Wells Fargo has made a pitch to the Federal Reserve to remove an asset cap introduced in the wake of its fake accounts scandal, saying it would allow the US bank to extend support to businesses and customers hit by the economic fallout of the coronavirus pandemic.
People familiar with the situation said the San Francisco-based bank approached the Fed about a temporary or permanent lifting of the $1.95tn asset cap, which has been a curb on its growth and profitability since its imposition in 2018.
Removing the cap has been a priority for Charles Scharf, an outsider brought in as chief executive in October, and the issue has become acute as the Fed tries to encourage banks to extend credit to customers who have seen their revenues and incomes plummet this month.
Wells represents 9 per cent of the US loan market and 9 per cent of deposits, according to Bank of America analyst Erika Najarian. It had a $1.927tn balance sheet at the end of December. Adding a meaningful amount of either deposits or new loans would mean the bank bumps up against the cap, assuming it did not offset that by selling other assets such as market securities.
In a note to clients earlier this week, Ms Najarian said Wells would probably benefit from deposit growth during the current crisis as savers flock to safer institutions. “In our view, now is not the time for a big bank to pick and choose deposit growth for the sake of an asset cap,” she said.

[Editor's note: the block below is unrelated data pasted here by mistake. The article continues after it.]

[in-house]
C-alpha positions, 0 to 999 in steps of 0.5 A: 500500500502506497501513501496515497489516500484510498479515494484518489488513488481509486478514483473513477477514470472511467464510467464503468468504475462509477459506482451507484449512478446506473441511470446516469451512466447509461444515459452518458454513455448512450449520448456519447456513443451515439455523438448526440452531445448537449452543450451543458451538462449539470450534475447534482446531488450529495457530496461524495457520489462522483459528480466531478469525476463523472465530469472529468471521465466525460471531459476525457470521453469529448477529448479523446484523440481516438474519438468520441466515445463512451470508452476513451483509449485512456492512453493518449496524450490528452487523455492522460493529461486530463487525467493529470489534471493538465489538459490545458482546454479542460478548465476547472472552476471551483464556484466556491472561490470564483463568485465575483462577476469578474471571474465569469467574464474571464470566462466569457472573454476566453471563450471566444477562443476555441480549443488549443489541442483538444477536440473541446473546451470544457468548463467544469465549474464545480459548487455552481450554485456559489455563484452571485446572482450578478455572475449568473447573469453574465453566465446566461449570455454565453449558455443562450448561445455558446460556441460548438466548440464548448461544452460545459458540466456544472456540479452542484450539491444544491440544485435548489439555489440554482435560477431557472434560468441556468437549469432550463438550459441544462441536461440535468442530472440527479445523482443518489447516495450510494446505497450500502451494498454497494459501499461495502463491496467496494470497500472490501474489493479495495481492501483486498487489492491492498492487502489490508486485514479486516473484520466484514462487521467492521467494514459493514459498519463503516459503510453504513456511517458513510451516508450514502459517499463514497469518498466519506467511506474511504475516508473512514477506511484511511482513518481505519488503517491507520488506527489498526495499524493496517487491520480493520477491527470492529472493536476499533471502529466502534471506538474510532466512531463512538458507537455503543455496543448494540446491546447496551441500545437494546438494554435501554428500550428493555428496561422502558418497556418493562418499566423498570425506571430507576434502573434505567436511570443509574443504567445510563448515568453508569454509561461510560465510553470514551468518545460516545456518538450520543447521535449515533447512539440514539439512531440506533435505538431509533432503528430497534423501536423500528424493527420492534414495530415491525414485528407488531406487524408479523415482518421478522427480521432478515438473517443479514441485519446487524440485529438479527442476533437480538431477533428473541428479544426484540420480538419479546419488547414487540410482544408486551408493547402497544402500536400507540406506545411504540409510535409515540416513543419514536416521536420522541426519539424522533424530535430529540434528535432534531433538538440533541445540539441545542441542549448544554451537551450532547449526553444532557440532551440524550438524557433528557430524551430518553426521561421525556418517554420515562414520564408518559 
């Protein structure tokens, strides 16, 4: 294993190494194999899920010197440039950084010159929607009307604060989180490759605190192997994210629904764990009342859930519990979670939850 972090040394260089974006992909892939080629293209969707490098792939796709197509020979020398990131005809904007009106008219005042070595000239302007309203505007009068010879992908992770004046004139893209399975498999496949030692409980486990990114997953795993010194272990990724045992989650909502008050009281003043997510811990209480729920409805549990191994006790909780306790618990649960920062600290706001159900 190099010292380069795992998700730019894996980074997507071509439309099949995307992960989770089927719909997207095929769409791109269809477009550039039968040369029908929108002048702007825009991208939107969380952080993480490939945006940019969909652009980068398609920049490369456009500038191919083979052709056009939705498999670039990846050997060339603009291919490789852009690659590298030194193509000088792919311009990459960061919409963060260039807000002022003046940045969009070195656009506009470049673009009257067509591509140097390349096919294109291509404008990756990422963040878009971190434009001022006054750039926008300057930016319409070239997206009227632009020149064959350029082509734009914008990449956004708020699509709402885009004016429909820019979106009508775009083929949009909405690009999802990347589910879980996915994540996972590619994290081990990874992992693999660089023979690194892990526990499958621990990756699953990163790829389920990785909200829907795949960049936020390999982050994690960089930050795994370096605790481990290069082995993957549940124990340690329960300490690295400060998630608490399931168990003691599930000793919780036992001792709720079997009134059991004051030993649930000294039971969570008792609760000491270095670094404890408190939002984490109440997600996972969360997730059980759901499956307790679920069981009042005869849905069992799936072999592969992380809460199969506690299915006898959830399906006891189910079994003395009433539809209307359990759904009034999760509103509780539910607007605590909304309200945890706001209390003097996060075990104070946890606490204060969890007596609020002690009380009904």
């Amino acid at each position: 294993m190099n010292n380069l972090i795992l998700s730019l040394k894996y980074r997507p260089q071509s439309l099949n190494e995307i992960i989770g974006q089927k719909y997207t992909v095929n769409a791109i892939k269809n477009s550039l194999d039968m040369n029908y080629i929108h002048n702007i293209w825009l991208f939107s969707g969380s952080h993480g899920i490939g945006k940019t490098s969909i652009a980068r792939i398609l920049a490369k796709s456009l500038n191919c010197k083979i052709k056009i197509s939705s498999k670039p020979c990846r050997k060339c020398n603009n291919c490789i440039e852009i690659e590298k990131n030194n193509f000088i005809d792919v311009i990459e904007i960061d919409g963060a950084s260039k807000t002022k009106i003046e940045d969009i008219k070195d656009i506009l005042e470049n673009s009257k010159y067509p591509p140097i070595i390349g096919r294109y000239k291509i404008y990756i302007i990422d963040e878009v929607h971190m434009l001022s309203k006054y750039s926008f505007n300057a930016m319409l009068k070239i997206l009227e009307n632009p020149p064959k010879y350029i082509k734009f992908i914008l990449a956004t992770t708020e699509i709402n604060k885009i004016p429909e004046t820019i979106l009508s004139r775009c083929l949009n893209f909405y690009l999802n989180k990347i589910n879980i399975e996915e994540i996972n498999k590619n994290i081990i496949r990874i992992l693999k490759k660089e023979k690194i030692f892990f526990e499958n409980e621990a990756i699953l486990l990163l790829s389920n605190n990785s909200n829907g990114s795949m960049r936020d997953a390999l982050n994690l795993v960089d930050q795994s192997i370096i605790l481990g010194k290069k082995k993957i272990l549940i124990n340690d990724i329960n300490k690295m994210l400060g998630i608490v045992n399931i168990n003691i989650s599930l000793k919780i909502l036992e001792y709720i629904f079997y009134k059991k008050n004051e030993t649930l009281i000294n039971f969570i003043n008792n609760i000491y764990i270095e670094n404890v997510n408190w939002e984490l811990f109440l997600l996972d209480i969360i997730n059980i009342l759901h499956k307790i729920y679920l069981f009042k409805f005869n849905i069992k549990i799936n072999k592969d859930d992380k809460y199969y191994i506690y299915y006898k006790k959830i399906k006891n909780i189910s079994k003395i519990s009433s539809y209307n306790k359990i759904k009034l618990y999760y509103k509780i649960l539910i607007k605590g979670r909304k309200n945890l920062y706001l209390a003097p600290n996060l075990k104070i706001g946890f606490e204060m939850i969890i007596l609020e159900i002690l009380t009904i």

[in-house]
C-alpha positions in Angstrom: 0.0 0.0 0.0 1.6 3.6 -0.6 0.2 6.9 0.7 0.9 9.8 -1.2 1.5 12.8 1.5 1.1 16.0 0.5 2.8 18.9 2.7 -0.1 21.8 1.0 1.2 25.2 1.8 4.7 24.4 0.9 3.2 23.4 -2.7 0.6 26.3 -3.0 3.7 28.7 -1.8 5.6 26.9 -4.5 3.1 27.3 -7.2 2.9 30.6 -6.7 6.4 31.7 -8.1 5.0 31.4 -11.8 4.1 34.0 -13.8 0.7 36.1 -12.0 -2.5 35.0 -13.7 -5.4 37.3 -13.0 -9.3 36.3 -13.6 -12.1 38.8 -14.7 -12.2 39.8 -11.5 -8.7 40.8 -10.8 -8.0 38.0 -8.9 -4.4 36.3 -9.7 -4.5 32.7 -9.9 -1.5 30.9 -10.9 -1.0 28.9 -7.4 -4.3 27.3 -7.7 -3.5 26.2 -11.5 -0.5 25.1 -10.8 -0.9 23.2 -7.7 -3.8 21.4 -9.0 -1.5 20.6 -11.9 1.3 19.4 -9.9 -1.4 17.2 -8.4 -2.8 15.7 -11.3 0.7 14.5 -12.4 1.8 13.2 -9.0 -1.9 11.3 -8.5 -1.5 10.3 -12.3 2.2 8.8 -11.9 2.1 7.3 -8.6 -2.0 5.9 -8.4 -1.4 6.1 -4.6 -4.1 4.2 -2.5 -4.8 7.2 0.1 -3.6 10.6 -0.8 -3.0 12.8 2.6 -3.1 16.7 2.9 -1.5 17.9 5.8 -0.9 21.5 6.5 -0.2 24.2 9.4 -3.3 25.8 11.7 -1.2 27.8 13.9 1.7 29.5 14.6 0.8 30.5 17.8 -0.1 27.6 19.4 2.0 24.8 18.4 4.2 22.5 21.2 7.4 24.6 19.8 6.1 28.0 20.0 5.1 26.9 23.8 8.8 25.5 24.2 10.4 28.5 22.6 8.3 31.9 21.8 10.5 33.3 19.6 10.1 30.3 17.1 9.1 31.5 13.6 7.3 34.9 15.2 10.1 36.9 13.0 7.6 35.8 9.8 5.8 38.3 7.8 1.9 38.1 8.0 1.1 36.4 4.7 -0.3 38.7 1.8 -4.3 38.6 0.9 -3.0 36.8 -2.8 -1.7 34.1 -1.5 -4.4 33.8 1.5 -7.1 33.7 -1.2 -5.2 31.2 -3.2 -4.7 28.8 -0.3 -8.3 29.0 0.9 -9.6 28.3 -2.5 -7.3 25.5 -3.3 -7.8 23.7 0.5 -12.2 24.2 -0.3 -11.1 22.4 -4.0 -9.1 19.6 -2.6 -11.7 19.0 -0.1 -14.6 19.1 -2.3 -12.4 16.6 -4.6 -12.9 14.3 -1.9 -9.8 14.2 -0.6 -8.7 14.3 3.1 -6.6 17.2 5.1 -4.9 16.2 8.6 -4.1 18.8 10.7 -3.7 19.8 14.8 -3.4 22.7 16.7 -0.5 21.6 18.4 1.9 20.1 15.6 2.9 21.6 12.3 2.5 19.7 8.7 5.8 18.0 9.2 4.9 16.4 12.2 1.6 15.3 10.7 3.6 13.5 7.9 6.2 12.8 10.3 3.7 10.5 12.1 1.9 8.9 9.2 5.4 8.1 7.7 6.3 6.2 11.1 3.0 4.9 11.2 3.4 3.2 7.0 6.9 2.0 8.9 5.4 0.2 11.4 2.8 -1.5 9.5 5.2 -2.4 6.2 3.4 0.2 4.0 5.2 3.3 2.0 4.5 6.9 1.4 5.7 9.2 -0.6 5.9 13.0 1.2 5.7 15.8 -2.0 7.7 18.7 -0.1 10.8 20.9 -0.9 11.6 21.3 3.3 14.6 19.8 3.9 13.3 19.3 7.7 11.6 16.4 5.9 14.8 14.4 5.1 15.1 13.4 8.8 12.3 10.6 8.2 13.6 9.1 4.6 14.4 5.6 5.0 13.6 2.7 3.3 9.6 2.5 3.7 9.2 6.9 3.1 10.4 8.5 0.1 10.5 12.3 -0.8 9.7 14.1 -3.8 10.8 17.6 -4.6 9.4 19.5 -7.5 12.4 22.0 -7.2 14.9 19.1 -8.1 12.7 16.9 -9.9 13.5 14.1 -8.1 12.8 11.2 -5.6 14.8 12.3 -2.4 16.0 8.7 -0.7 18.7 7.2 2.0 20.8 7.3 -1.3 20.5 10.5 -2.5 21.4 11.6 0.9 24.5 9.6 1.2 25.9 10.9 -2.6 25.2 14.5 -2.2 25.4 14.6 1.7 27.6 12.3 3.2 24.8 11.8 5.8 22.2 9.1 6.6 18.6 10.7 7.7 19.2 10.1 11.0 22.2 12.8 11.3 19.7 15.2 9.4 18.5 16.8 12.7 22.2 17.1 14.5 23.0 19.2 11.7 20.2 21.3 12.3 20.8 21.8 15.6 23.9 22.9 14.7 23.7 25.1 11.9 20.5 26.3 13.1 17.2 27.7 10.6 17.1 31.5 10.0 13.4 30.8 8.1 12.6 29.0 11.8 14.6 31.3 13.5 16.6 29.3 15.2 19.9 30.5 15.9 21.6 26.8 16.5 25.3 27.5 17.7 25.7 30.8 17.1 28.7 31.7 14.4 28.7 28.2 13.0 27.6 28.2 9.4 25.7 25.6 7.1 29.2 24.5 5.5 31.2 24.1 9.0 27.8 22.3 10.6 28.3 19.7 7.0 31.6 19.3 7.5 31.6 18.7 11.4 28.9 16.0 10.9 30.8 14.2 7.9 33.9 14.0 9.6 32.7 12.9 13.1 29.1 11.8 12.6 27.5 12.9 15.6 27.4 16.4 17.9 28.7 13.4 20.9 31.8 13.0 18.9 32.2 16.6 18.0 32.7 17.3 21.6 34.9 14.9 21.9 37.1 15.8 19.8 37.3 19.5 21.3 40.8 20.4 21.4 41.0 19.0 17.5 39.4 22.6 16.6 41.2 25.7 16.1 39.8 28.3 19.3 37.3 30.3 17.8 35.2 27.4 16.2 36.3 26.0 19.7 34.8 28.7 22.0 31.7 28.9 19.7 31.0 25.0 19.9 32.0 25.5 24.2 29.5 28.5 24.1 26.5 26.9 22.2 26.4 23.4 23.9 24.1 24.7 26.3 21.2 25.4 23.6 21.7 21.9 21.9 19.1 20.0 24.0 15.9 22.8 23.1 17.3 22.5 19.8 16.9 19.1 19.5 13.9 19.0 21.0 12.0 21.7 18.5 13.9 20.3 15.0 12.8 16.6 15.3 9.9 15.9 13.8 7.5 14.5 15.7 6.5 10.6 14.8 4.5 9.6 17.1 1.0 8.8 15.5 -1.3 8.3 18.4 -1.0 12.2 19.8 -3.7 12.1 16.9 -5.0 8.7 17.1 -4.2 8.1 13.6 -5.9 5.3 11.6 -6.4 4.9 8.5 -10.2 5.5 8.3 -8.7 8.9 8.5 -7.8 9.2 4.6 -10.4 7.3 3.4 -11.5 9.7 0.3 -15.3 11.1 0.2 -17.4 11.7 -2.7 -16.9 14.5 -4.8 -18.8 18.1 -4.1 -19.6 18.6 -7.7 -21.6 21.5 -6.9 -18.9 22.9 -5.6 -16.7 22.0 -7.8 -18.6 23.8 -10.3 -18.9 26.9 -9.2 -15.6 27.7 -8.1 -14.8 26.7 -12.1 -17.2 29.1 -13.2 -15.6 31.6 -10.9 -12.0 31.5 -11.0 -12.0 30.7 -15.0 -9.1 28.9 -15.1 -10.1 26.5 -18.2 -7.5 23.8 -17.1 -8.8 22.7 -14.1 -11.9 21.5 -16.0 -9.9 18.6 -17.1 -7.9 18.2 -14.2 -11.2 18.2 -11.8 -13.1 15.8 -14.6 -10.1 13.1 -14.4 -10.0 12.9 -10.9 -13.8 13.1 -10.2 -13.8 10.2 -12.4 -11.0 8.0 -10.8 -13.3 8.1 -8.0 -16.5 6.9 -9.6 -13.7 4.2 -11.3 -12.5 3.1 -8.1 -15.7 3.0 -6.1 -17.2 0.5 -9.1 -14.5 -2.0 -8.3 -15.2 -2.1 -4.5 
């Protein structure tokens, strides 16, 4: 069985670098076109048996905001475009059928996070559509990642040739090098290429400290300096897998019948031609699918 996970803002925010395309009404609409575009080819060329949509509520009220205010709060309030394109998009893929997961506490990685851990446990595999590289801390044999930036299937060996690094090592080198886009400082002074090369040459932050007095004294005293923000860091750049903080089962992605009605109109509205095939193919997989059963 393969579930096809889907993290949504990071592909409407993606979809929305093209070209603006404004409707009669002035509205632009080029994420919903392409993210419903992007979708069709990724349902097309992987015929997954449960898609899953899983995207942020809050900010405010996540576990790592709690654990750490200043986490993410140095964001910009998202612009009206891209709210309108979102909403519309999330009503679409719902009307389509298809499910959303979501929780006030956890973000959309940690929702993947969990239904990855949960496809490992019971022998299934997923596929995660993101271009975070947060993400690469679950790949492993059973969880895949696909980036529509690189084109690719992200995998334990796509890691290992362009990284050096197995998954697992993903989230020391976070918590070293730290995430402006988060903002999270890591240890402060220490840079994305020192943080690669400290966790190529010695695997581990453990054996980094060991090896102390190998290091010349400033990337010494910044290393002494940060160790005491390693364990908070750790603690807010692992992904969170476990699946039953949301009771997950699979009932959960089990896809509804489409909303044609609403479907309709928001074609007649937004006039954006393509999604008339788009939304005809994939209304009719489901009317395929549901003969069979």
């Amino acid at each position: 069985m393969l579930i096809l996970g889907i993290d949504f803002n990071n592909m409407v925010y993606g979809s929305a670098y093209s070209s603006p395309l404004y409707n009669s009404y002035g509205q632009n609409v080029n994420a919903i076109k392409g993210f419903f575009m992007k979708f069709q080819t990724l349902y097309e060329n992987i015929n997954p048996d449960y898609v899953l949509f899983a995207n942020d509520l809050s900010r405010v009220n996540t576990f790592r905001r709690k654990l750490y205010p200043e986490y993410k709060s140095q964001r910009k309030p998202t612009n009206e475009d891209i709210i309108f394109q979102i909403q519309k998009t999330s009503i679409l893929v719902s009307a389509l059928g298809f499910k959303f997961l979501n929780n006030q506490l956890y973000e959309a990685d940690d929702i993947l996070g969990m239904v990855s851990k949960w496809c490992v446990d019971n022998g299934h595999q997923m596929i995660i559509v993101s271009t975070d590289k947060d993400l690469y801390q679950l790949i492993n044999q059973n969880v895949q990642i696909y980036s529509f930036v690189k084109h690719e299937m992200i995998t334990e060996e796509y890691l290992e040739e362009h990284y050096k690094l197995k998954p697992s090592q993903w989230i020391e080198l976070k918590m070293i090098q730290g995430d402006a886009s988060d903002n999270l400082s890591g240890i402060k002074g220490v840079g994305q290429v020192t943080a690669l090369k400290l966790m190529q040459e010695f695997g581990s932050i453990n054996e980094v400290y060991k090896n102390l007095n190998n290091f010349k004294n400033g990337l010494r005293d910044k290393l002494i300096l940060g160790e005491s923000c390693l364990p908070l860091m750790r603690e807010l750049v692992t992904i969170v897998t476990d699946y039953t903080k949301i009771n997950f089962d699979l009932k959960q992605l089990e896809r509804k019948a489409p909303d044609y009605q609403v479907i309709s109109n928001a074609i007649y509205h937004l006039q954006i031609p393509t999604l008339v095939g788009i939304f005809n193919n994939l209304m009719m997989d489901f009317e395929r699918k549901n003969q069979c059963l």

Ms Najarian’s note was entitled “Five ways the Fed could stem the panic”, one of which was to “remove Wells Fargo’s asset cap for now”.
The cap was imposed in 2018 after the mis-selling scandal exposed widespread risk and compliance failures. Since then Wells’ leadership team has substantially changed, most recently with the appointment of a new chairman, Charles Noski.
Mr Scharf was one of the bank chief executives who met President Donald Trump to discuss the coronavirus crisis on March 11. He told the president “we are all here to help . . . whether it’s to help them (customers) through issues with their fees, payments, or to be there to lend”, according to a transcript of the meeting.
A spokeswoman for Wells Fargo said: “During these challenging times, we are very focused on doing all we can for our clients while operating under the constraints of the asset cap.” She would not comment on talks with regulators.
The Federal Reserve declined to comment.
Mr Scharf’s predecessor Tim Sloan had hoped to the cap would be lifted in the “first part of 2019” as the bank brought its risk management and controls up to the standards demanded by the Fed after its 2016 discovery that Wells flattered its performance by falsifying records to open millions of unauthorised accounts.
Wells continues to face considerable political pressure following the scandal. California congresswoman Maxine Waters, who chairs the House of Representatives financial services committee, said at a recent hearing that the bank “is not ready to be America’s bank again. Absent significant reduction in Wells Fargo’s footprint [it] will never be able to rein in the culture of customer abuse.”
Additional reporting by Robert Armstrong in New York and Kiran Stacey and James Politi in Washington